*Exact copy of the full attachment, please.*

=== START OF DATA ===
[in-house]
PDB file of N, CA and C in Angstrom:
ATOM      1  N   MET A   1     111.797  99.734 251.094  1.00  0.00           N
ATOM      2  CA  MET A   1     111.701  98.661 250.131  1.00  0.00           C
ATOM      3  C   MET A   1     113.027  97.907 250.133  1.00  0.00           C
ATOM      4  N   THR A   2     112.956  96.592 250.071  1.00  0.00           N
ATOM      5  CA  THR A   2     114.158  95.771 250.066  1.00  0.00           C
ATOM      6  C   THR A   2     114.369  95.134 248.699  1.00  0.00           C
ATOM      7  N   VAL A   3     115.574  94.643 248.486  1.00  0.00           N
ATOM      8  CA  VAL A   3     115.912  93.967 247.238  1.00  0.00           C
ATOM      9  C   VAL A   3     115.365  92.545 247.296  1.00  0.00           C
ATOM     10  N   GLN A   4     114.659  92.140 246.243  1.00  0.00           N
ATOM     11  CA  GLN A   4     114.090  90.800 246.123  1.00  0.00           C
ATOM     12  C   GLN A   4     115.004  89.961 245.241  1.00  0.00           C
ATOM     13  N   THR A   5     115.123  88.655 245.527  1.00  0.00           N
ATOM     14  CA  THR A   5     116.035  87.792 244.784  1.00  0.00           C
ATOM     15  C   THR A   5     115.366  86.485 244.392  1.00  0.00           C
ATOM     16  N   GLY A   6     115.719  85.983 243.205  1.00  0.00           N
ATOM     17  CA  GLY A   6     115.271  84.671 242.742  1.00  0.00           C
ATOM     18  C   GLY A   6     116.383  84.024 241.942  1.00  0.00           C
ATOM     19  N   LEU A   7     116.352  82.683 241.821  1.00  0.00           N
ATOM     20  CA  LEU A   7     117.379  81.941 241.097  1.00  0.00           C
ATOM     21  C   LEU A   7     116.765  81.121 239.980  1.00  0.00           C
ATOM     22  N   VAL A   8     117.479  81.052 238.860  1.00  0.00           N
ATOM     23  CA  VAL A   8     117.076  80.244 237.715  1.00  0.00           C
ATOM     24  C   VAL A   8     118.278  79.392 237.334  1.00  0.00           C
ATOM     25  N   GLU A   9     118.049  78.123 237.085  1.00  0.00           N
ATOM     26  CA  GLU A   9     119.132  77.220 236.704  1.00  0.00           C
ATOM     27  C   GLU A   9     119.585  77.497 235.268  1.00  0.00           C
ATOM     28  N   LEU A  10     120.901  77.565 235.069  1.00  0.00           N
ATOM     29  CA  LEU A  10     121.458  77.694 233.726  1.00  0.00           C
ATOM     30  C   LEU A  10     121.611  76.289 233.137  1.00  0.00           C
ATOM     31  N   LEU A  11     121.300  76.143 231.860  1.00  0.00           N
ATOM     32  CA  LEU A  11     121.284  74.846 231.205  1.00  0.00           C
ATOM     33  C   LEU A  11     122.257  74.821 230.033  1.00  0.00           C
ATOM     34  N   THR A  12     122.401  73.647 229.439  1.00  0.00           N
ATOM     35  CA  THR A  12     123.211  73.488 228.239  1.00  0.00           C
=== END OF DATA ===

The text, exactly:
[in-house]
PDB file of N, CA and C in Angstrom:
ATOM      1  N   MET A   1     111.797  99.734 251.094  1.00  0.00           N
ATOM      2  CA  MET A   1     111.701  98.661 250.131  1.00  0.00           C
ATOM      3  C   MET A   1     113.027  97.907 250.133  1.00  0.00           C
ATOM      4  N   THR A   2     112.956  96.592 250.071  1.00  0.00           N
ATOM      5  CA  THR A   2     114.158  95.771 250.066  1.00  0.00           C
ATOM      6  C   THR A   2     114.369  95.134 248.699  1.00  0.00           C
ATOM      7  N   VAL A   3     115.574  94.643 248.486  1.00  0.00           N
ATOM      8  CA  VAL A   3     115.912  93.967 247.238  1.00  0.00           C
ATOM      9  C   VAL A   3     115.365  92.545 247.296  1.00  0.00           C
ATOM     10  N   GLN A   4     114.659  92.140 246.243  1.00  0.00           N
ATOM     11  CA  GLN A   4     114.090  90.800 246.123  1.00  0.00           C
ATOM     12  C   GLN A   4     115.004  89.961 245.241  1.00  0.00           C
ATOM     13  N   THR A   5     115.123  88.655 245.527  1.00  0.00           N
ATOM     14  CA  THR A   5     116.035  87.792 244.784  1.00  0.00           C
ATOM     15  C   THR A   5     115.366  86.485 244.392  1.00  0.00           C
ATOM     16  N   GLY A   6     115.719  85.983 243.205  1.00  0.00           N
ATOM     17  CA  GLY A   6     115.271  84.671 242.742  1.00  0.00           C
ATOM     18  C   GLY A   6     116.383  84.024 241.942  1.00  0.00           C
ATOM     19  N   LEU A   7     116.352  82.683 241.821  1.00  0.00           N
ATOM     20  CA  LEU A   7     117.379  81.941 241.097  1.00  0.00           C
ATOM     21  C   LEU A   7     116.765  81.121 239.980  1.00  0.00           C
ATOM     22  N   VAL A   8     117.479  81.052 238.860  1.00  0.00           N
ATOM     23  CA  VAL A   8     117.076  80.244 237.715  1.00  0.00           C
ATOM     24  C   VAL A   8     118.278  79.392 237.334  1.00  0.00           C
ATOM     25  N   GLU A   9     118.049  78.123 237.085  1.00  0.00           N
ATOM     26  CA  GLU A   9     119.132  77.220 236.704  1.00  0.00           C
ATOM     27  C   GLU A   9     119.585  77.497 235.268  1.00  0.00           C
ATOM     28  N   LEU A  10     120.901  77.565 235.069  1.00  0.00           N
ATOM     29  CA  LEU A  10     121.458  77.694 233.726  1.00  0.00           C
ATOM     30  C   LEU A  10     121.611  76.289 233.137  1.00  0.00           C
ATOM     31  N   LEU A  11     121.300  76.143 231.860  1.00  0.00           N
ATOM     32  CA  LEU A  11     121.284  74.846 231.205  1.00  0.00           C
ATOM     33  C   LEU A  11     122.257  74.821 230.033  1.00  0.00           C
ATOM     34  N   THR A  12     122.401  73.647 229.439  1.00  0.00           N
ATOM     35  CA  THR A  12     123.211  73.488 228.239  1.00  0.00           C